These home groups would take advantage of Professional Development Days, lunchtime meetings, and after-school sessions to write various aspects of the report. After receiving written content from faculty and parents alike, Wilson, Blotter, and Eickmeier proceeded to edit drafts of the report to showcase the collective voice of the Pinewood community. According to Eickmeier, the process was long yet gratifying, since writing the report was a hugely collaborative effort from the whole Pinewood community.
From Mar. 22 through 25, Pinewood will be expecting a visit from the external WASC committee. This committee will spend three days immersed in Pinewood life to validate their own observations against what the report says.
“They will meet with the leadership, with the parent group, the student group. They will visit classes, they will be looking at evidence, and they will be looking at copies of our surveys. Because [on] the report, everything … has to be backed up with evidence,” Eickmeier said.
Members of the WASC committee might pull students aside to briefly talk about life at Pinewood. To address any intimidation about the visit on the students’ part, Eickmeier offered two words of wisdom: “Be yourself.”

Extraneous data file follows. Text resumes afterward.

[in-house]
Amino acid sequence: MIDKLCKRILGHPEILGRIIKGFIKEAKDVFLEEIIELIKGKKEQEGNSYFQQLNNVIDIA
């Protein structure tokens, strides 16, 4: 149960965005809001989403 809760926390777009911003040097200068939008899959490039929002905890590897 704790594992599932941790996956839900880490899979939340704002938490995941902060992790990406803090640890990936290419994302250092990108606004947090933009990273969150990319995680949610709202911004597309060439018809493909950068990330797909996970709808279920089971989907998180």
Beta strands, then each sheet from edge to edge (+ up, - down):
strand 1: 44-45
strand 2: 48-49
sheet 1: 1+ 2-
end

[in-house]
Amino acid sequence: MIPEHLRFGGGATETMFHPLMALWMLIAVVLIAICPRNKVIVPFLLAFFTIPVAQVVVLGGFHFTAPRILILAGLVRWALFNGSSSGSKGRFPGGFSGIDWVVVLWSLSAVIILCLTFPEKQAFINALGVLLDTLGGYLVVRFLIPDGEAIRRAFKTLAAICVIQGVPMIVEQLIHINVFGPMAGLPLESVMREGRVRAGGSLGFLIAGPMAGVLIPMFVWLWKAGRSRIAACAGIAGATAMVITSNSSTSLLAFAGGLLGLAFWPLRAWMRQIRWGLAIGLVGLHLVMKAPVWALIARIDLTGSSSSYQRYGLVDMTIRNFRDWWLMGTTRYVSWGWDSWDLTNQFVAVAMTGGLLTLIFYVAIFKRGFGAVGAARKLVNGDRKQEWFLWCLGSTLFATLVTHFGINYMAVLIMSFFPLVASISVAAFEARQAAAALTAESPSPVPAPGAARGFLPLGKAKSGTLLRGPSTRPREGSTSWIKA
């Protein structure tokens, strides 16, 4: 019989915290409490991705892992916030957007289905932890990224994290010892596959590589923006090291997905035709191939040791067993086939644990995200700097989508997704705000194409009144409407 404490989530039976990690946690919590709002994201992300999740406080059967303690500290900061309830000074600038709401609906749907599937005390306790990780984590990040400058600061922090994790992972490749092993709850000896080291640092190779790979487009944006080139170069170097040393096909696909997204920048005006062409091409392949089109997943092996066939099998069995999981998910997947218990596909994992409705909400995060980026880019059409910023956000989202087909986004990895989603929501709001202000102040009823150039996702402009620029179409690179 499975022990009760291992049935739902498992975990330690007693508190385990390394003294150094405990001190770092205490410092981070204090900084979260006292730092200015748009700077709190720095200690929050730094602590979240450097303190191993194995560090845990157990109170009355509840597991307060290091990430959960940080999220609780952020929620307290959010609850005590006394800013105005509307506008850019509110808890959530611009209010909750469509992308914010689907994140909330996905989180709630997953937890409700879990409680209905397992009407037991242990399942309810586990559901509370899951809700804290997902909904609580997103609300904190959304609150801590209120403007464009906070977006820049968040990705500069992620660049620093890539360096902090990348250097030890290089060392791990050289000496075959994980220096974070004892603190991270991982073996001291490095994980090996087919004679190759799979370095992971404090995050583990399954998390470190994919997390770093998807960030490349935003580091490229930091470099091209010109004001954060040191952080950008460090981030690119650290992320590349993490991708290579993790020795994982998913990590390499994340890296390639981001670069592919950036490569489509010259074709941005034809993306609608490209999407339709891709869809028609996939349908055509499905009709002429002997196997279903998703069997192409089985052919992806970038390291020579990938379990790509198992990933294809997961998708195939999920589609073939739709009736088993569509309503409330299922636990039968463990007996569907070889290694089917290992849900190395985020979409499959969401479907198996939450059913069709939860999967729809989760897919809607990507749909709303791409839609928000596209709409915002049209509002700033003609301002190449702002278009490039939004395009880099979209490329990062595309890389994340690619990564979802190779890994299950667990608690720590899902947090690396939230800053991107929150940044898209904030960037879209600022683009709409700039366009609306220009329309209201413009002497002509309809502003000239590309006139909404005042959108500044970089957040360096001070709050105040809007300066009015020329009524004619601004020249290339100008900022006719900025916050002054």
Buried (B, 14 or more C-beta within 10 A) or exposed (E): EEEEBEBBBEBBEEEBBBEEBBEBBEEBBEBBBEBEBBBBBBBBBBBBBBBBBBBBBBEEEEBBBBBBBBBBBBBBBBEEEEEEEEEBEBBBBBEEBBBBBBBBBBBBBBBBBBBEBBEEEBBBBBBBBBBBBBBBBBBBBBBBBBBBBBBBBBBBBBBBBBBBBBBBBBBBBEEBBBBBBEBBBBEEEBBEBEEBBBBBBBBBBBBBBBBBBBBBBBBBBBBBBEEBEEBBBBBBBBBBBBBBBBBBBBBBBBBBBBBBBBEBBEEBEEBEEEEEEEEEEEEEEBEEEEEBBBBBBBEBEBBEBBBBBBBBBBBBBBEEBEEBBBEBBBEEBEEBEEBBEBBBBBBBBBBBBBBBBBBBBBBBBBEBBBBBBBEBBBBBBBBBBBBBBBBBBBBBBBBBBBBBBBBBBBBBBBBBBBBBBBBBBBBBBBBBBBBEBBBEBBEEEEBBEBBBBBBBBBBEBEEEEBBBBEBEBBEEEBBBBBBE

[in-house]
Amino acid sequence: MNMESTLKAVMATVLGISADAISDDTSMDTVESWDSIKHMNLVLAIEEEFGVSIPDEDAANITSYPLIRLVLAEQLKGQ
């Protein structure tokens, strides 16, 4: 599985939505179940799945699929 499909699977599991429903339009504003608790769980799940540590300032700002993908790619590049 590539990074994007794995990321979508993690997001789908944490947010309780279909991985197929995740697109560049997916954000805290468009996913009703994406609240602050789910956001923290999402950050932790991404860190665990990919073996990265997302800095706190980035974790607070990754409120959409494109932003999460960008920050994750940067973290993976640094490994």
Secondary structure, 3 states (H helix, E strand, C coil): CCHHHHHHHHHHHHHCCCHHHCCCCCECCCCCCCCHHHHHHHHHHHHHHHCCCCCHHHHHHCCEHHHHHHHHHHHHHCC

The administration is looking forward to showcasing what the school has to offer, according to Wells.
“It’s energizing to think about these people coming to observe us because, through the WASC self-study process, we were affirmed in the fact that we have so much to be proud of here at Pinewood,” Wells said.
As the cycle concludes this year, the administration expects to receive the WASC accreditation in mid-June.
Haun praised the leadership and efforts of Wilson, Eickmeier, and Blotter for successfully executing Middle Campus’s first WASC cycle.
“Their organizational skills, attention to detail, flexibility, and ‘can-do’ attitudes, made it not only a productive experience but an enjoyable one as well. They are true examples of Pinewood faculty doing what they love with heart, expertise, and passion,” Haun said.
Having completed yet another busy and fulfilling journey through WASC, the Upper Campus administration said they are grateful for the time and thought that the entire faculty put into the process.
“Our teachers have a common commitment to students. And just to bring that common commitment to a larger form and have us talk together – that is a really powerful thing,” Lemmon said.